Redwood Creek, north coastal California, USA, has experienced dramatic changes in channel configuration since the 1950s. A series of large floods (in 1955, 1964, 1972 and 1975) combined with the advent of widespread commercial timber harvest and road building resulted in extensive erosion in the basin and contributed high sediment loads to Redwood Creek. Since 1975, no peak flows have exceeded a 5 year recurrence interval. Twenty years of cross‐sectional survey data document the downstream movement of a ‘sediment wave’ in the lower 26 km of this gravel‐bedded river at a rate of 800 to 1600 m a−1 during this period of moderately low flows. Higher transit rates are associated with reaches of higher unit stream power. The wave was initially deposited at a site with an abrupt decrease in channel gradient and increase in channel width. The amplitude of the wave has attenuated more than 1 m as it moved downstream, and the duration of the wave increased from eight years upstream to more than 20 years downstream. Channel aggradation and subsequent degradation have been accommodated across the entire channel bed. Channel width has not decreased significantly after initial channel widening from large (>25 year recurrence interval) floods. Three sets of longitudinal surveys of the streambed showed the highest increase in pool depths and frequency in a degrading reach, but even the aggrading reach exhibited some pool development through time. The aggraded channel bed switched from functioning as a sediment sink to a significant sediment source as the channel adjusted to high sediment loads. From 1980 to 1990, sediment eroded from temporary channel storage represented about 25 per cent of the total sediment load and 95 per cent of the bedload exported from the basin.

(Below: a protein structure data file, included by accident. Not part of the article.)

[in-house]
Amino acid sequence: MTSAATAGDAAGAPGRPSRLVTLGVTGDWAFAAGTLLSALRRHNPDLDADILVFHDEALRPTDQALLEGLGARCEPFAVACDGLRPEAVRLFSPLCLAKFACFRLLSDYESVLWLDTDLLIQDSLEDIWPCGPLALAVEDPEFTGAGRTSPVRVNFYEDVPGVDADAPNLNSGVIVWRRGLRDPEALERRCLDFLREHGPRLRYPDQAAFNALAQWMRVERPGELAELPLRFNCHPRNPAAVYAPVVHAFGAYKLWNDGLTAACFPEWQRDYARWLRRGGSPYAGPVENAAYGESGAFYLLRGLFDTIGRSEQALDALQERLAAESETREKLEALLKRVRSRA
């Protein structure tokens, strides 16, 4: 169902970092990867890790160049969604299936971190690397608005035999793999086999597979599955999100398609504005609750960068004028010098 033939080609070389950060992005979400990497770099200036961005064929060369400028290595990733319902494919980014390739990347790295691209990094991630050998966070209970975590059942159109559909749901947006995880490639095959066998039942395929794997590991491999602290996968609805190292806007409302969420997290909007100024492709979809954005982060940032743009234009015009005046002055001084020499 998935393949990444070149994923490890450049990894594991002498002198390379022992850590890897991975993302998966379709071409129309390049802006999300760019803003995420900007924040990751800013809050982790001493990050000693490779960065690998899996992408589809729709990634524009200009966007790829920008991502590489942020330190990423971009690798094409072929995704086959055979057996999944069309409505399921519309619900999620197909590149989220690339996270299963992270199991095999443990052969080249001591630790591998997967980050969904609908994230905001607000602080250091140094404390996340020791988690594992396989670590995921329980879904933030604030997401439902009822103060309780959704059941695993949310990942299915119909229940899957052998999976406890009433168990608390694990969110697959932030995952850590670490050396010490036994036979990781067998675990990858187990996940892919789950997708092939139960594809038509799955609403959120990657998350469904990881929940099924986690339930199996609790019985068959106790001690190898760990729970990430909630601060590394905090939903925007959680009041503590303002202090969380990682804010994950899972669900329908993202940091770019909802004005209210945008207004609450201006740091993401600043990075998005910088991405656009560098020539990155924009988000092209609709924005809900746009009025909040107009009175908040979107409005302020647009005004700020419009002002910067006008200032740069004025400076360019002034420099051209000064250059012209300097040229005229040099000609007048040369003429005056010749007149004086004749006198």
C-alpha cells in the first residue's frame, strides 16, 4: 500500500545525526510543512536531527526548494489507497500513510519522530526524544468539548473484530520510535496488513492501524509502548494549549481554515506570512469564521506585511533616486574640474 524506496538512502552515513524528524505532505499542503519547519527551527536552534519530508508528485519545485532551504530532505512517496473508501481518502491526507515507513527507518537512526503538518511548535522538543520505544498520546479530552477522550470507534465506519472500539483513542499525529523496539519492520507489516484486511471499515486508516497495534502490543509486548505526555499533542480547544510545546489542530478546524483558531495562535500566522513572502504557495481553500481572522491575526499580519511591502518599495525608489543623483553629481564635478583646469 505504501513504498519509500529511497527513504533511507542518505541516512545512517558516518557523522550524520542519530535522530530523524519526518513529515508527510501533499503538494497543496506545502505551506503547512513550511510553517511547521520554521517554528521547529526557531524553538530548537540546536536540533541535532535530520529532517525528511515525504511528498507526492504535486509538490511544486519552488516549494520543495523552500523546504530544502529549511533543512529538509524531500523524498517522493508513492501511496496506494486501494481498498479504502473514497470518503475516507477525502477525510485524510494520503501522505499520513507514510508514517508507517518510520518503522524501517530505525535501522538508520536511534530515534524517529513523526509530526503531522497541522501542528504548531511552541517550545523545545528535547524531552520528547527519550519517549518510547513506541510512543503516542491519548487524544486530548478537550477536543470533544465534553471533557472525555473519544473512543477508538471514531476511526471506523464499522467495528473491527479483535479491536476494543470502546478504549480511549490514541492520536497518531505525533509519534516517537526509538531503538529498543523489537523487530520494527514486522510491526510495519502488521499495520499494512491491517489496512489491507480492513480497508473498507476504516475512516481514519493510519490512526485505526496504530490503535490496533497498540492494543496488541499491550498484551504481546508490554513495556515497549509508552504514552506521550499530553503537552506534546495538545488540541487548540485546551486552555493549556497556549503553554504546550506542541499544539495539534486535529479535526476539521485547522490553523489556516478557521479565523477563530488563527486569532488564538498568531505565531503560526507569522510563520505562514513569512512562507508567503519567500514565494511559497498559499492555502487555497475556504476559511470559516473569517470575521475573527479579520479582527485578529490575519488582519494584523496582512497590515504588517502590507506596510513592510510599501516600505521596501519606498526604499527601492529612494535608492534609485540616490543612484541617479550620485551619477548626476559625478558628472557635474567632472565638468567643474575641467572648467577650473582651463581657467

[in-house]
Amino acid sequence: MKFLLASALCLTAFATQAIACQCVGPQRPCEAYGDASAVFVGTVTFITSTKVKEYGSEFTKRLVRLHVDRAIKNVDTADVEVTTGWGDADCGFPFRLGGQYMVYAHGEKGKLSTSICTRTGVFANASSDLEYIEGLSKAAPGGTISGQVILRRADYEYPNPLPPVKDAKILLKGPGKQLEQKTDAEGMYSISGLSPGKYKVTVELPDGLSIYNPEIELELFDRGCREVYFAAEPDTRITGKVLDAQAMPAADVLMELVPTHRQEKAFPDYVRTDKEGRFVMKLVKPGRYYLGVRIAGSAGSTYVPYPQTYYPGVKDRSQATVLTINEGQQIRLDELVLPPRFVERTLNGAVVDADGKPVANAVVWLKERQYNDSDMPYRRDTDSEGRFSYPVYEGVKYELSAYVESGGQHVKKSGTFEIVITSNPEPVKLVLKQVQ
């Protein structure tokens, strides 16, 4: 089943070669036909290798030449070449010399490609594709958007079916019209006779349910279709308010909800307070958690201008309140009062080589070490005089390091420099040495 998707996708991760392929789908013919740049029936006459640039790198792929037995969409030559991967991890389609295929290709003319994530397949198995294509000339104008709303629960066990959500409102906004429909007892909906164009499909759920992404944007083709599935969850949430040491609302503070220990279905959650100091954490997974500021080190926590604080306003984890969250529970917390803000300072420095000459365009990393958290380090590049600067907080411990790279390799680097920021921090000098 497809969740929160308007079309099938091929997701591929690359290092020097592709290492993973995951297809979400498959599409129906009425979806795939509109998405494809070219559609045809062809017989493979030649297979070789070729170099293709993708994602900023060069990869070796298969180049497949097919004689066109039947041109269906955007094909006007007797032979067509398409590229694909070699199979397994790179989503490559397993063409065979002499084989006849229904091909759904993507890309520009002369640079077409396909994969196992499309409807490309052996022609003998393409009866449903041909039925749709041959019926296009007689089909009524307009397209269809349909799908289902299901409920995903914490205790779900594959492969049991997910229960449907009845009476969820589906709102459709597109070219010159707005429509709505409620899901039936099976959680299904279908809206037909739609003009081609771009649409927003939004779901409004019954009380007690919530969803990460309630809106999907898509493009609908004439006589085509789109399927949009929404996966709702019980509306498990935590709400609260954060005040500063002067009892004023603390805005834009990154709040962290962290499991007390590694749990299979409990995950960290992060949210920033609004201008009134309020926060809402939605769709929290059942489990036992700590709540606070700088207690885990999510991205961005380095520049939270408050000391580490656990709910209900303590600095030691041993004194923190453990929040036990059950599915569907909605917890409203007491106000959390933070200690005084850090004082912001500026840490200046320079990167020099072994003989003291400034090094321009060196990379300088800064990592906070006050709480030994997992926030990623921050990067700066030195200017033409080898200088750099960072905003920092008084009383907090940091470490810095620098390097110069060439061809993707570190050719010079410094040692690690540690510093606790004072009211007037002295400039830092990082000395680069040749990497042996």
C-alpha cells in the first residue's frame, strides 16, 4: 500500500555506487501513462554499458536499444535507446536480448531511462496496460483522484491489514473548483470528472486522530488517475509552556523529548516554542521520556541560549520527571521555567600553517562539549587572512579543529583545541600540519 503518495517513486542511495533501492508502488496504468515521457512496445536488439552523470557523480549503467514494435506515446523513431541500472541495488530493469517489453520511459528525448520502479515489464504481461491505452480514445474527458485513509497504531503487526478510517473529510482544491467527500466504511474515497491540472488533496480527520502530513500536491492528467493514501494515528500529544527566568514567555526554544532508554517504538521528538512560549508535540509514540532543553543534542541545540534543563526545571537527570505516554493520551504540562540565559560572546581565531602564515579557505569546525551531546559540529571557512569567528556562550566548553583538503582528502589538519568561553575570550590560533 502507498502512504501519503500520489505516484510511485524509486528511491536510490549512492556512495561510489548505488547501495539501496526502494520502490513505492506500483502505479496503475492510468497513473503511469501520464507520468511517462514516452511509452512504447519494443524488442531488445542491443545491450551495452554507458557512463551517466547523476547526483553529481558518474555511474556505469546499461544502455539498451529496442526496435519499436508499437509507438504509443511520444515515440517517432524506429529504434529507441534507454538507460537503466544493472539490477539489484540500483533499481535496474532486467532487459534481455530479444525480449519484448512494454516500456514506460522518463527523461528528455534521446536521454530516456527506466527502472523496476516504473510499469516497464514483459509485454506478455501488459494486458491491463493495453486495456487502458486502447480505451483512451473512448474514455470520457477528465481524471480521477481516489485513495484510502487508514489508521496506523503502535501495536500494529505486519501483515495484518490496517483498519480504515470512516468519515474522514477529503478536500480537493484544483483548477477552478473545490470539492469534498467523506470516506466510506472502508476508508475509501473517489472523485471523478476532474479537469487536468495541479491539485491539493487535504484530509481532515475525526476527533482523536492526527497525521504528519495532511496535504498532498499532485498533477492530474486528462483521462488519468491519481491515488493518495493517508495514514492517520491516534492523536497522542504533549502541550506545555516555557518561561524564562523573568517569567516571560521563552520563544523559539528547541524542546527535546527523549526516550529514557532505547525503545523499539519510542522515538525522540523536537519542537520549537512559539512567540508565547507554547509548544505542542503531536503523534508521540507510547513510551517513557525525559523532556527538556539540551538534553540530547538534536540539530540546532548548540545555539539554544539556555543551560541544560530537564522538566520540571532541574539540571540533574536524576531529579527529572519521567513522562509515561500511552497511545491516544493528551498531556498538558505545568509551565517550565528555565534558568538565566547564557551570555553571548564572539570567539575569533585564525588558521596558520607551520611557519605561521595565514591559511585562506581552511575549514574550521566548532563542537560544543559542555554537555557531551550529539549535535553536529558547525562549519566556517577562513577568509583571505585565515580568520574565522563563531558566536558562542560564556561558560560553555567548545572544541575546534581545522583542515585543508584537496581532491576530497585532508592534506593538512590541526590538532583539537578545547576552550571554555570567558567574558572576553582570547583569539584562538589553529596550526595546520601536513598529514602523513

Earth Surface Processes and Landforms – Wiley
Published: Oct 1, 1996
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